False cache line sharing occurs when multiple cores access the same cache line while at least one is writing to it. The performance pattern thus has to identify bouncing cache lines between multiple caches. There are codes that require true cache line sharing, like producer/consumer codes, but we are referring to common HPC codes where cache line sharing should be as minimal as possible. In general, the detection of false cache line sharing is very hard when restricting the analysis space only to hardware performance measurements. The Intel Haswell micro-architecture offers two options for counting cache line transfers between private caches: There are L3 cache related OPs events for intra- and inter-socket transfers, but the HPM event for intra-socket movement may undercount with SMT enabled by as much as according to erratum HSW150 in haswell-specs . The alternative is the offcore response unit. By setting the corresponding filter bits, the L3 hits with hitm snoops (hit a modified cache line) to other caches on the socket and the L3 misses with hitm snoops to remote sockets can be counted. The specification update haswell-specs also lists an erratum for the offcore response unit (HSW149) but the required filter options for shared cache lines are not mentioned in it. There are no HPM events to count the transfers of shared cache lines at the L2 cache. In order to clearly identify whether a code triggers true or false cache line sharing, further information like source code analysis is required.

0.3 Useful event sets

Pattern Desired events Available events
Bandwidth saturation Data volume transferred to/from memory from/to the last level cache; data volume transferred between L2 and L3 cache iMC:UNC_M_CAS_COUNT.RD, iMC:UNC_M_CAS_COUNT.WR, HA:UNC_H_IMC_READS.NORMAL, HA:UNC_H_BYPASS_IMC.TAKEN, HA:UNC_H_IMC_WRITES.ALL, L2_LINES_IN.ALL, L2_TRANS.L2_WB, CBOX:LLC_LOOKUP.DATA_READ, CBOX:LLC_VICTIMS.M_STATE
Load imbalance Data volume transferred at all cache levels; number of “useful” instructions L1D.REPLACEMENT, L2_TRANS.L1D_WB, L2_LINES_IN.ALL, L2_TRANS.L2_WB, AVX_INSTS.CALC, ARITH.DIVIDER_UOPS
False sharing of cache lines All transfers of shared cache lines for the L2 and L3 cache; all transfers of shared cache lines between the last level caches of different CPU sockets MEM_LOAD_UOPS_L3_ HIT_RETIRED.XSNP_HITM, MEM_LOAD_UOPS_L3_ MISS_RETIRED.REMOTE_HITM, OFFCORE_RESPONSE: LLC_HIT:HITM_OTHER_CORE, OFFCORE_RESPONSE: LLC_MISS:REMOTE_HITM
Table 1: Desired events, available events and comments for three performance patterns on the Intel Haswell EP micro-architecture. A complete list can be found at patterns-wiki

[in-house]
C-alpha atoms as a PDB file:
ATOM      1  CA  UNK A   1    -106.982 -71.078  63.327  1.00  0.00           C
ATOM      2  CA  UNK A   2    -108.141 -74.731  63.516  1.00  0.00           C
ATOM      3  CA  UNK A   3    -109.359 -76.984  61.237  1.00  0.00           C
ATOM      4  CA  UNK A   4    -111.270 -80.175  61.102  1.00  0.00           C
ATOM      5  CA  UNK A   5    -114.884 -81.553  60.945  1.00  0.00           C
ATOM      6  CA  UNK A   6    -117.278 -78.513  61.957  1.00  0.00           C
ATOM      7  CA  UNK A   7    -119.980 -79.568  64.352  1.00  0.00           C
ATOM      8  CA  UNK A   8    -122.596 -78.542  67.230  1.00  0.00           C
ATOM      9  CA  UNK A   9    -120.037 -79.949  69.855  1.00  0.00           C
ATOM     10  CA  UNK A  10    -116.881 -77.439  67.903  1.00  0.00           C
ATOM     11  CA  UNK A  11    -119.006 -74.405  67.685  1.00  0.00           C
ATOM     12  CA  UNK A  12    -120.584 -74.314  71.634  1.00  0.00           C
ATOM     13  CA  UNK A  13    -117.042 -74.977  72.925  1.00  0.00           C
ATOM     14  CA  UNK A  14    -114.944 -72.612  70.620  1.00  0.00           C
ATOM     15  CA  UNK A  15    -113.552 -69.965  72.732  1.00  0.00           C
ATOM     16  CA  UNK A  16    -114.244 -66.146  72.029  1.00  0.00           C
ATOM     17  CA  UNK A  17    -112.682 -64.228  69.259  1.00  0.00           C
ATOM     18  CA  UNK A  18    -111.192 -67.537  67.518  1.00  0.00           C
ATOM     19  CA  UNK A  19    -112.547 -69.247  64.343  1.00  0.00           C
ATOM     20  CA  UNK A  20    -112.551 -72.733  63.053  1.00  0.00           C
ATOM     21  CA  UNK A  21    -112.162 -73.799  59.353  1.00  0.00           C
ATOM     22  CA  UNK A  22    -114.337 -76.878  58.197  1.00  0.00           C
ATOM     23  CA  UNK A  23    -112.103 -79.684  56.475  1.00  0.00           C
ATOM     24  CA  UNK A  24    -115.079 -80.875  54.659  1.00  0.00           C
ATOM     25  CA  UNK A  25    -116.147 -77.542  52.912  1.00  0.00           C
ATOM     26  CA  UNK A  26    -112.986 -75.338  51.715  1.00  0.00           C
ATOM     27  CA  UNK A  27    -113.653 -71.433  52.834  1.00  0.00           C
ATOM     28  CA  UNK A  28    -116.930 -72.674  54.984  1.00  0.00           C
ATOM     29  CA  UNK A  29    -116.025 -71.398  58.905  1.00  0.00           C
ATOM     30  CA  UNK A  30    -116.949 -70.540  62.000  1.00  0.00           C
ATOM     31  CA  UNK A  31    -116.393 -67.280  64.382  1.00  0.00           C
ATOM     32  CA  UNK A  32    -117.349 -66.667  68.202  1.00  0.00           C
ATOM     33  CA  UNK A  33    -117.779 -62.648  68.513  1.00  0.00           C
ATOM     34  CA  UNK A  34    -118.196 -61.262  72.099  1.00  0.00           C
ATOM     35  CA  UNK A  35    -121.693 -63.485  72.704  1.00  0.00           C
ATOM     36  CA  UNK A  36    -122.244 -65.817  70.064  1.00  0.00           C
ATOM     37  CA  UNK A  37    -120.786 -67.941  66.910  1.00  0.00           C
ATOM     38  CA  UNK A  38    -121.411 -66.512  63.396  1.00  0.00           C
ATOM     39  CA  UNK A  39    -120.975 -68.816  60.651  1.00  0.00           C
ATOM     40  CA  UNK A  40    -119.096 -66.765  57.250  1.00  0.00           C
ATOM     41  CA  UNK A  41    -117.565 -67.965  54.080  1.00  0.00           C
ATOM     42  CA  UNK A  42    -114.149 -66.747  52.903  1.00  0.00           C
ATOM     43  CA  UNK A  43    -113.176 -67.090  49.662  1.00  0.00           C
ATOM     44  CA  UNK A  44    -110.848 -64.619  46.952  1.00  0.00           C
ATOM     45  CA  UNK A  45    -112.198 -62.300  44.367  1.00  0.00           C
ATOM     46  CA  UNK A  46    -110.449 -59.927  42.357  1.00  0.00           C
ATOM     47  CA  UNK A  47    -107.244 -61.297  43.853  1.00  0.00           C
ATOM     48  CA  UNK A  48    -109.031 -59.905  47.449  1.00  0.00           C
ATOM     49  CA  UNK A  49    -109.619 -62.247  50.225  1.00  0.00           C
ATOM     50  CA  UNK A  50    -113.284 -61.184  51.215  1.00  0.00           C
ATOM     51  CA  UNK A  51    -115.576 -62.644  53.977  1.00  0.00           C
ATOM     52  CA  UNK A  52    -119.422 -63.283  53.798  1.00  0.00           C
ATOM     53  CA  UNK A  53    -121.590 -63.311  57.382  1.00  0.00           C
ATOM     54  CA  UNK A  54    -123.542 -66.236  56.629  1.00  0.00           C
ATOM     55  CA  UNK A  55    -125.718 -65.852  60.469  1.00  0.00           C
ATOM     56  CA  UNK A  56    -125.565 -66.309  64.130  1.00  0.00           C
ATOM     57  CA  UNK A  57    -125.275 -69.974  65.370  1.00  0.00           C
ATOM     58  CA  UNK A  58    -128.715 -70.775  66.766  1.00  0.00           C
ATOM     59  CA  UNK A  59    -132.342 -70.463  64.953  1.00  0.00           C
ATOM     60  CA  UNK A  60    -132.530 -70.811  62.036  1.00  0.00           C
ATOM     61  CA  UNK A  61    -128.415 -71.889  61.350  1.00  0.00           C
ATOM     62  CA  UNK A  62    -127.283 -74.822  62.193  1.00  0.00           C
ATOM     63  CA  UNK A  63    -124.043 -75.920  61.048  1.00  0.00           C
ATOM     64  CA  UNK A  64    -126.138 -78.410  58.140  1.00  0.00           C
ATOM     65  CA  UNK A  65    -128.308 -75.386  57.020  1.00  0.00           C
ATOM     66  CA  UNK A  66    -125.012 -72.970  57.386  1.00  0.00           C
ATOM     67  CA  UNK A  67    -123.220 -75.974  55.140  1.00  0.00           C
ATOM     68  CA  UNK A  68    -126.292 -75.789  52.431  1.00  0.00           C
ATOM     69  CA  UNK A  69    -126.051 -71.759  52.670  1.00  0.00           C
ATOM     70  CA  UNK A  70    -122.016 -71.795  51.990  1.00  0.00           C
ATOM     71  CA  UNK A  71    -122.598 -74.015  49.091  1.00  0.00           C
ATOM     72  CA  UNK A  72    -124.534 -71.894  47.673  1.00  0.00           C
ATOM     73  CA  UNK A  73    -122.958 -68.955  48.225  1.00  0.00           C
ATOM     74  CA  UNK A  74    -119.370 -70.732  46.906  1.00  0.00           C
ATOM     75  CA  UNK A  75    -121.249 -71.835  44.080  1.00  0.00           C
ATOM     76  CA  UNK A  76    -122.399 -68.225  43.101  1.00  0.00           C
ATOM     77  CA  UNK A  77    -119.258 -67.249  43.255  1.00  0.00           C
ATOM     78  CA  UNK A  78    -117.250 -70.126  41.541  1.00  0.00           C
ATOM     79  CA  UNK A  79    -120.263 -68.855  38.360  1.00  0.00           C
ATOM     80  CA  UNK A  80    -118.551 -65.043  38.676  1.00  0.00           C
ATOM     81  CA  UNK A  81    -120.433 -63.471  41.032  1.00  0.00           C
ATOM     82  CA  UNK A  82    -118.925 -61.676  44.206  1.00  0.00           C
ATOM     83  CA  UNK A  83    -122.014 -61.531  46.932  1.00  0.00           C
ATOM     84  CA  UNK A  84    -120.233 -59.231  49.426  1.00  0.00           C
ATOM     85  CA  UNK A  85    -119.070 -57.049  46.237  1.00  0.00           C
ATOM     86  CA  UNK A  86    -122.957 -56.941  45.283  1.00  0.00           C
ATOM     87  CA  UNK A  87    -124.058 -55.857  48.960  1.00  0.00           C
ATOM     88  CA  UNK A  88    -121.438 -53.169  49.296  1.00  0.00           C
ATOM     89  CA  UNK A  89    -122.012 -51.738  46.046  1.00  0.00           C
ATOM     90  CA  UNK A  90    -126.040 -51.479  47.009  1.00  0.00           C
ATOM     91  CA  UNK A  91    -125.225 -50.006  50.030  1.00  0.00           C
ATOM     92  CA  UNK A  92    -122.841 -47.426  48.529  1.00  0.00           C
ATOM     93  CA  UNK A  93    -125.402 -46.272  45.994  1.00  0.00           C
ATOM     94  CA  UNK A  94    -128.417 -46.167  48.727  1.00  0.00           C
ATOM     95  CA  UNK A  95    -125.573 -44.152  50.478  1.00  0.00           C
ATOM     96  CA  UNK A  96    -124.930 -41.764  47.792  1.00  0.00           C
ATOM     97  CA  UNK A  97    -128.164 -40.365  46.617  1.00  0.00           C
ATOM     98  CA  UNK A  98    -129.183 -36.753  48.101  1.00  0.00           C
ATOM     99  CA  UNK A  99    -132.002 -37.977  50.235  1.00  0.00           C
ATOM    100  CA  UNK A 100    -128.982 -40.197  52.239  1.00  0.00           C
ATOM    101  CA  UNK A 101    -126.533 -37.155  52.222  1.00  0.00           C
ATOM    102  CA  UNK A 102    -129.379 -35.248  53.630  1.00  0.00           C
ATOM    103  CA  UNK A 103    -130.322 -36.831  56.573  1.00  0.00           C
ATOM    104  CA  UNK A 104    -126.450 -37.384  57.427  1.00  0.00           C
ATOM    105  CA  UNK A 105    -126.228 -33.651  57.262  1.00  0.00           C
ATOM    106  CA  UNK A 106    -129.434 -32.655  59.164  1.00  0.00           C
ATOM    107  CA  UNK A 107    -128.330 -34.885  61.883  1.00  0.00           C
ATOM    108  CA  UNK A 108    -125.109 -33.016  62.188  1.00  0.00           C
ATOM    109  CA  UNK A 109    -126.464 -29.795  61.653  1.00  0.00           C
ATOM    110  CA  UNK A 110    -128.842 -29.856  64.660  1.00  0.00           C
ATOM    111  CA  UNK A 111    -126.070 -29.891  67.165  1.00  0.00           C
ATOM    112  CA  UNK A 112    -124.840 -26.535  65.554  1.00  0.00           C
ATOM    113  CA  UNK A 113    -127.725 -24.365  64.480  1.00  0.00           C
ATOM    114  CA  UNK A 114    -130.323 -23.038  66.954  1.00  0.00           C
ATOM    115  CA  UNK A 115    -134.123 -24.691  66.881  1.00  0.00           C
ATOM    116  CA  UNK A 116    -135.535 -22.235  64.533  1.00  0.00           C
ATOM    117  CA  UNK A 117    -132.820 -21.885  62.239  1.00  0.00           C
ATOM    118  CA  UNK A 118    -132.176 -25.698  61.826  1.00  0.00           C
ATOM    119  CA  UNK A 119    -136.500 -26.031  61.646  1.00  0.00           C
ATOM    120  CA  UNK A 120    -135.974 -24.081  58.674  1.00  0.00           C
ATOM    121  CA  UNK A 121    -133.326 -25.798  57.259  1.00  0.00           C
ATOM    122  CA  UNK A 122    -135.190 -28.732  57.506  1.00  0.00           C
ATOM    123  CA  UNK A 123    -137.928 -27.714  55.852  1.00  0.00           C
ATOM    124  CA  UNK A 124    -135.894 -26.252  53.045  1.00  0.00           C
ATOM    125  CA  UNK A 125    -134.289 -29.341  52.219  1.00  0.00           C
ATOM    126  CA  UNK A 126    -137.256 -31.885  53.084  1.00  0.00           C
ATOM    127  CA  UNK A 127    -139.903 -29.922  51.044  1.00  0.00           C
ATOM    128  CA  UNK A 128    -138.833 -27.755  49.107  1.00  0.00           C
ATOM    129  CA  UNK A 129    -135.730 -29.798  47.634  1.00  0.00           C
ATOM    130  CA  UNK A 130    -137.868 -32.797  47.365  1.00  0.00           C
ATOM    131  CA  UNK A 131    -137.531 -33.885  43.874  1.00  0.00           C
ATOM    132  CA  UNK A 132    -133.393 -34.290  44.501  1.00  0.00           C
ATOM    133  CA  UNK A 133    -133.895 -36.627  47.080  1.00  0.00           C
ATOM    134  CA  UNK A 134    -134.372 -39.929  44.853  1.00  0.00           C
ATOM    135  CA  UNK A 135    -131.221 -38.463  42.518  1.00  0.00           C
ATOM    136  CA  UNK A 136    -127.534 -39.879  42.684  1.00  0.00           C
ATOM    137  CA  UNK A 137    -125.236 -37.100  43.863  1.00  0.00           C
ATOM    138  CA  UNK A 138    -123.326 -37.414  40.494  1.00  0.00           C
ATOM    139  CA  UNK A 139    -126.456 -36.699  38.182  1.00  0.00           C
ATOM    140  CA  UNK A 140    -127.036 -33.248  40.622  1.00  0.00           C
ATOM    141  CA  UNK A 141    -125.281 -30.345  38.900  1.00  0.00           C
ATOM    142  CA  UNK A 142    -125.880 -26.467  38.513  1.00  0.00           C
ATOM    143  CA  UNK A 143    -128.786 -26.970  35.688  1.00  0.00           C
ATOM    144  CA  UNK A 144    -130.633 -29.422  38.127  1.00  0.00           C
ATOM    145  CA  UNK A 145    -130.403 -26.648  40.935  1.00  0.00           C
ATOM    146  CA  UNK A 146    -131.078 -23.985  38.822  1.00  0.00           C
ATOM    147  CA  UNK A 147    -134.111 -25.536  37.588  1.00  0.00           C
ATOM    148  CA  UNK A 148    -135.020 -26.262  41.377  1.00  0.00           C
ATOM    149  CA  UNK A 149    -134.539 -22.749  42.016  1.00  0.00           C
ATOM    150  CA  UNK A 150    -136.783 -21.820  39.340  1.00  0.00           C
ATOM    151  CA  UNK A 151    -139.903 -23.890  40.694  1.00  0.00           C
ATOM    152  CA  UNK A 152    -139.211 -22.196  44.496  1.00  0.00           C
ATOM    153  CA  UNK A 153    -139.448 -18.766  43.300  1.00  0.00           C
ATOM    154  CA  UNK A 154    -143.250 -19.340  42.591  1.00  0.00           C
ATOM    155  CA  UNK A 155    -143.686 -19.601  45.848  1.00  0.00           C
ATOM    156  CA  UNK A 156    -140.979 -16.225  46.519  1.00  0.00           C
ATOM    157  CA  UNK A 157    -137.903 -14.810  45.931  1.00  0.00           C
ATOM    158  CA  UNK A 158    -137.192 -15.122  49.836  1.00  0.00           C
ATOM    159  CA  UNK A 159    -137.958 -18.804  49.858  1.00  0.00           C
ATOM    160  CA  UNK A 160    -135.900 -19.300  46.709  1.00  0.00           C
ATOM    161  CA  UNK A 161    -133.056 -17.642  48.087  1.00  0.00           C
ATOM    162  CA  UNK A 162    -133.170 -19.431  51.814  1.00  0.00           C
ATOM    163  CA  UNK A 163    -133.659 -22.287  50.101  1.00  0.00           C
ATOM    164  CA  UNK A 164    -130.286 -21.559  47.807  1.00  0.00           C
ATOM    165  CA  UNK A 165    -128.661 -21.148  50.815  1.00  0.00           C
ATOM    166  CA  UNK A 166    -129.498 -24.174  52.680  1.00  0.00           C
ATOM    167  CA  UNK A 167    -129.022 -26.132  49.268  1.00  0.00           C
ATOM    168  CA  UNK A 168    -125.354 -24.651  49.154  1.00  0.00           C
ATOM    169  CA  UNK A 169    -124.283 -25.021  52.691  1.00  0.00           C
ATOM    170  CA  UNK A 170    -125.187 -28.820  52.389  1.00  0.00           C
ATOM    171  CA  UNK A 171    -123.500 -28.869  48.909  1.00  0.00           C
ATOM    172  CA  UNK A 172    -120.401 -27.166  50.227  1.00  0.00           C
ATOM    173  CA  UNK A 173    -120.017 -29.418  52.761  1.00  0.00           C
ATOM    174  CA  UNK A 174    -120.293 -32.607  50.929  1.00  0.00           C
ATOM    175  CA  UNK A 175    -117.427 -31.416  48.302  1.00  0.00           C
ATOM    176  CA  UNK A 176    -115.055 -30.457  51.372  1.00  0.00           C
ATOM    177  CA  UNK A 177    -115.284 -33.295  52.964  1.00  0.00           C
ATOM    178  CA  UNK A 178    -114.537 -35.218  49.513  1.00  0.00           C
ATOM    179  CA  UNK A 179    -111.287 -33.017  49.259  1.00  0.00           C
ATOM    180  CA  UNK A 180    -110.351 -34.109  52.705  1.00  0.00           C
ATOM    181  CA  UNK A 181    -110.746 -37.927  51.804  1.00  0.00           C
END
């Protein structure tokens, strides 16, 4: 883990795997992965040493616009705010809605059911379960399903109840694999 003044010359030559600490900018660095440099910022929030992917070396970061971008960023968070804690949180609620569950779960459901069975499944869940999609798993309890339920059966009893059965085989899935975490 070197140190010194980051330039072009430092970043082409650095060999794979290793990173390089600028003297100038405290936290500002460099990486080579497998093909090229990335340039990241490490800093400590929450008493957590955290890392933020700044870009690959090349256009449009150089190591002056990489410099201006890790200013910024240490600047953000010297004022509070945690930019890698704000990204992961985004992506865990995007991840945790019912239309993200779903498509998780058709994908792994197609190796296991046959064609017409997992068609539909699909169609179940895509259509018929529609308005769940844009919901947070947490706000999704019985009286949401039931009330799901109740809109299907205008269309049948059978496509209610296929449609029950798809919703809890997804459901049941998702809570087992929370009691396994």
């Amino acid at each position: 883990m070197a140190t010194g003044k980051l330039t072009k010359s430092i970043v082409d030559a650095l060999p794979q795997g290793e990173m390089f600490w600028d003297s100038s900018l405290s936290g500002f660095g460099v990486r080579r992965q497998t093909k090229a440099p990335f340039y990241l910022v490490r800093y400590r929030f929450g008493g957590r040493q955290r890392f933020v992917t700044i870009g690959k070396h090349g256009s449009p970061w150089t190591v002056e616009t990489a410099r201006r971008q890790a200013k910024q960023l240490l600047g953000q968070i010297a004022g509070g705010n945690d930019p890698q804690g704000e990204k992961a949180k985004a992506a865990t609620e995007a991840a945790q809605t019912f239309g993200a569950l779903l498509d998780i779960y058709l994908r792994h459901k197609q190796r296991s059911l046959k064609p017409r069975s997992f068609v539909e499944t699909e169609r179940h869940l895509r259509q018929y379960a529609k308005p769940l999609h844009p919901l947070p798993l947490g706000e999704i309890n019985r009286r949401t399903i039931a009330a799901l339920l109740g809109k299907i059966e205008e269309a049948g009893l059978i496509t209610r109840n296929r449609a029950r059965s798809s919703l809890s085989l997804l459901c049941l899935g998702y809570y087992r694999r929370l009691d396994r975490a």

Table 1 defines a range of HPM event sets that are best suitable for the described performance patterns regarding the HPM capabilities of the Intel Haswell EP platform. The assignment of HPM events for the pattern signatures is based on the Intel documentation (sdm , haswell-uncore ). Some events are not mentioned in the default documentation; they are taken from Intel’s performance monitoring database perfmondb . Although the events were selected with due care, there is no official guarantee for the accuracy of the counts by the manufacturer. The sheer amount of performance monitoring related errata for the Intel Haswell EP architecture haswell-specs reduces the confidence even further. But this encourages us even more to validate the chosen event sets in order to provide tool developers and users a reliable basis for their performance analysis.

0.4 Validation of performance patterns

Many performance analysis tools use the HPM features of the system as their main source of information about a running program. They assume event counts to be correct, and some even generate automated advice for the developer. Previous research in the field of HPM validation focuses on singular events like retired instructions but does not verify the results for other metrics that are essential for identifying performance patterns. Proper verification requires the creation of benchmark code that has well-defined and thoroughly understood performance features and, thus, predictable event counts. Since optimizing compilers can mutilate the high level code, the feasible solutions are either to write assembly benchmarks or to perform code analysis of the assembly code created by the compiler.